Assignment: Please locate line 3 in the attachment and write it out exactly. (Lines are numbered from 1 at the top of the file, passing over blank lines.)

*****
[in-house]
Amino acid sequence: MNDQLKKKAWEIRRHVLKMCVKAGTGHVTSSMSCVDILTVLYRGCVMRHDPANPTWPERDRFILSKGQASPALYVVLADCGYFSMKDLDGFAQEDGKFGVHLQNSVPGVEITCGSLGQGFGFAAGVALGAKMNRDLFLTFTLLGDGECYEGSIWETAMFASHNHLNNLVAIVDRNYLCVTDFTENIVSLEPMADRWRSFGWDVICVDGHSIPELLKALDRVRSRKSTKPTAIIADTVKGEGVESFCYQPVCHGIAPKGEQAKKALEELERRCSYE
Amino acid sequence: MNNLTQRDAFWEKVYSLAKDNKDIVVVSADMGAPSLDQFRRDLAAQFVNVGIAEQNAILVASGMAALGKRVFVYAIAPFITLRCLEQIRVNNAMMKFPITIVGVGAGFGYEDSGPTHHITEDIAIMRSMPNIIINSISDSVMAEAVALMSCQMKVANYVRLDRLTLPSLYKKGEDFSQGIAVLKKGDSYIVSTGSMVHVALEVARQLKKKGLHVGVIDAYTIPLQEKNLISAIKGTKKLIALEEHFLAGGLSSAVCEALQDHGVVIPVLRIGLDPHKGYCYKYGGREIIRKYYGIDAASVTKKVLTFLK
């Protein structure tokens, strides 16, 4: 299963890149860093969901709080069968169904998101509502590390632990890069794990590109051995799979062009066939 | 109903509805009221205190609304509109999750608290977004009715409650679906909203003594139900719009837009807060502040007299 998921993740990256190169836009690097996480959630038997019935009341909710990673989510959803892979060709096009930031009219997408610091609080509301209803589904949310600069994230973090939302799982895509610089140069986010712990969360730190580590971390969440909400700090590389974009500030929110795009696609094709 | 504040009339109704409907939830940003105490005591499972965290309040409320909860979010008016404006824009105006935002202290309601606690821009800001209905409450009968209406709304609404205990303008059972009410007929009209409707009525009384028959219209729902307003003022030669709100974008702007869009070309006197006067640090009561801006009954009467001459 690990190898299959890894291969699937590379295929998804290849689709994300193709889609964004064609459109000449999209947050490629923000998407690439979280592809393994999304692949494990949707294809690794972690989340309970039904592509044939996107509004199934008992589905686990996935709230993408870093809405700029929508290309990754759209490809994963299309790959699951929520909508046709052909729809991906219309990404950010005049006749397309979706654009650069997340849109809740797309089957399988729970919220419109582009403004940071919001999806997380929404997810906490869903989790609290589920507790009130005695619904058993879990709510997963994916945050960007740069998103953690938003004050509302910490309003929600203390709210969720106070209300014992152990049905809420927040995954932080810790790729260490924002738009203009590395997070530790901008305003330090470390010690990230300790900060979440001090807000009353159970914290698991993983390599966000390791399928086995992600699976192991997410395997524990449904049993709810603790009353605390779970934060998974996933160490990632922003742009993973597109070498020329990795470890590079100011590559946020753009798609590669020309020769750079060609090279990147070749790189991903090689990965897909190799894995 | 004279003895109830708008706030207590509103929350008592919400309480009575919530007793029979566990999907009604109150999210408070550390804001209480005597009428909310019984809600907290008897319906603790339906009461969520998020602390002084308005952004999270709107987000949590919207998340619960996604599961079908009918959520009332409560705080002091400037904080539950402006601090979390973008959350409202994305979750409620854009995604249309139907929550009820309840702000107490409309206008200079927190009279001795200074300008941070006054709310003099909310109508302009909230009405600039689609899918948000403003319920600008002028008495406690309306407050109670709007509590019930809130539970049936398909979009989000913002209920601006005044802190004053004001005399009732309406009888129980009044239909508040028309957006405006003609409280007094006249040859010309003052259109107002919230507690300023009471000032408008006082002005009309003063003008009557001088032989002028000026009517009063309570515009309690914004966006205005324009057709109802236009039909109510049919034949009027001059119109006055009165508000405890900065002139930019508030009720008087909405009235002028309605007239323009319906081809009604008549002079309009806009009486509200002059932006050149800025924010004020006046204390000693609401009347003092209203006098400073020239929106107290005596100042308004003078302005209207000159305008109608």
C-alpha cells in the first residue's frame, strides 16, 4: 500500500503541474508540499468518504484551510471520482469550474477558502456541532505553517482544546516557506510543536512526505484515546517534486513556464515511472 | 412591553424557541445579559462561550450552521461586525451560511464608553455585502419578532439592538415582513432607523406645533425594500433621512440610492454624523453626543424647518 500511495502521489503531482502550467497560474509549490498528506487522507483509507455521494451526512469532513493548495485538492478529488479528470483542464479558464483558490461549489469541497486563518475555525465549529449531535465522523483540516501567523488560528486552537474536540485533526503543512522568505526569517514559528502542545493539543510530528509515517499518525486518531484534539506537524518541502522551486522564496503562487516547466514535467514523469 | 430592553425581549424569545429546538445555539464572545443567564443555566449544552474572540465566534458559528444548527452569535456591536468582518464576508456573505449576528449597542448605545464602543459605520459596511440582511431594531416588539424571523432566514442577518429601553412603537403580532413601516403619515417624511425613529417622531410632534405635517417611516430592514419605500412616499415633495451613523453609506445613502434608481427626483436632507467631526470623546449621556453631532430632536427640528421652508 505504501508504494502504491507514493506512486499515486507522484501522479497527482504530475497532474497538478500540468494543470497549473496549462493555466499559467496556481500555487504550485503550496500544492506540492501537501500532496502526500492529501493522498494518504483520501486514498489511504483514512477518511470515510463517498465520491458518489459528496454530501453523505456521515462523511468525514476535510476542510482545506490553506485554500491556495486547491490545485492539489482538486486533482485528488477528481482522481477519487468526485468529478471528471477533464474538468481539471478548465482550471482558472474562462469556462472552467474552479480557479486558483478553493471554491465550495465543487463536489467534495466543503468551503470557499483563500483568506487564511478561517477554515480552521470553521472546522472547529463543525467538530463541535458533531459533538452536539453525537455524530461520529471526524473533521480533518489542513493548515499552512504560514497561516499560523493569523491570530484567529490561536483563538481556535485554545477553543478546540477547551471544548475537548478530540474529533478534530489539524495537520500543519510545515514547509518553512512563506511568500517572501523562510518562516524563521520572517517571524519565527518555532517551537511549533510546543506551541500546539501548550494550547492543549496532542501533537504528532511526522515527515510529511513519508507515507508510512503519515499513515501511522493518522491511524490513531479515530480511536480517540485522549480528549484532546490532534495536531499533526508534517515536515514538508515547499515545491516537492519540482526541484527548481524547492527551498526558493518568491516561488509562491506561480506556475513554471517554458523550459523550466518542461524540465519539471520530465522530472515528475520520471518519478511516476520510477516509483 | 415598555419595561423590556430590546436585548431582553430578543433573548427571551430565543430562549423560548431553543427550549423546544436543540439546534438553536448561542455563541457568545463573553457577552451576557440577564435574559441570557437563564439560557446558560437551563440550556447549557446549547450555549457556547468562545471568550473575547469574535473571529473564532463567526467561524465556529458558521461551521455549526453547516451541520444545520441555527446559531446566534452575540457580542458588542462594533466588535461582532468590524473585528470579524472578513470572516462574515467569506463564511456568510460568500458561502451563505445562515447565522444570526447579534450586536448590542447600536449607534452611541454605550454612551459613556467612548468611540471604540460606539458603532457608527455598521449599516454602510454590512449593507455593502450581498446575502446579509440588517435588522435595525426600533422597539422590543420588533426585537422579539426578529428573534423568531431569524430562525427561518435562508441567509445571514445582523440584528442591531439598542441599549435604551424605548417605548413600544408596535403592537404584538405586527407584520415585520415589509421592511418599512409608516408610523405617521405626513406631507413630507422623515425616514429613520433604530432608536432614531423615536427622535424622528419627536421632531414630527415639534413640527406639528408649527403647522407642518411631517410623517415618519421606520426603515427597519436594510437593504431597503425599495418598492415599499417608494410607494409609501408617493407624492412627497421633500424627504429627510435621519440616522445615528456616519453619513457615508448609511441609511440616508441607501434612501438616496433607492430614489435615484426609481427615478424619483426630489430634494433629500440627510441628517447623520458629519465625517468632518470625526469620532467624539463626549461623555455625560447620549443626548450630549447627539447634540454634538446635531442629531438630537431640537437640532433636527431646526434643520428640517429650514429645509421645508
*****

Amino acid sequence: MNNLTQRDAFWEKVYSLAKDNKDIVVVSADMGAPSLDQFRRDLAAQFVNVGIAEQNAILVASGMAALGKRVFVYAIAPFITLRCLEQIRVNNAMMKFPITIVGVGAGFGYEDSGPTHHITEDIAIMRSMPNIIINSISDSVMAEAVALMSCQMKVANYVRLDRLTLPSLYKKGEDFSQGIAVLKKGDSYIVSTGSMVHVALEVARQLKKKGLHVGVIDAYTIPLQEKNLISAIKGTKKLIALEEHFLAGGLSSAVCEALQDHGVVIPVLRIGLDPHKGYCYKYGGREIIRKYYGIDAASVTKKVLTFLK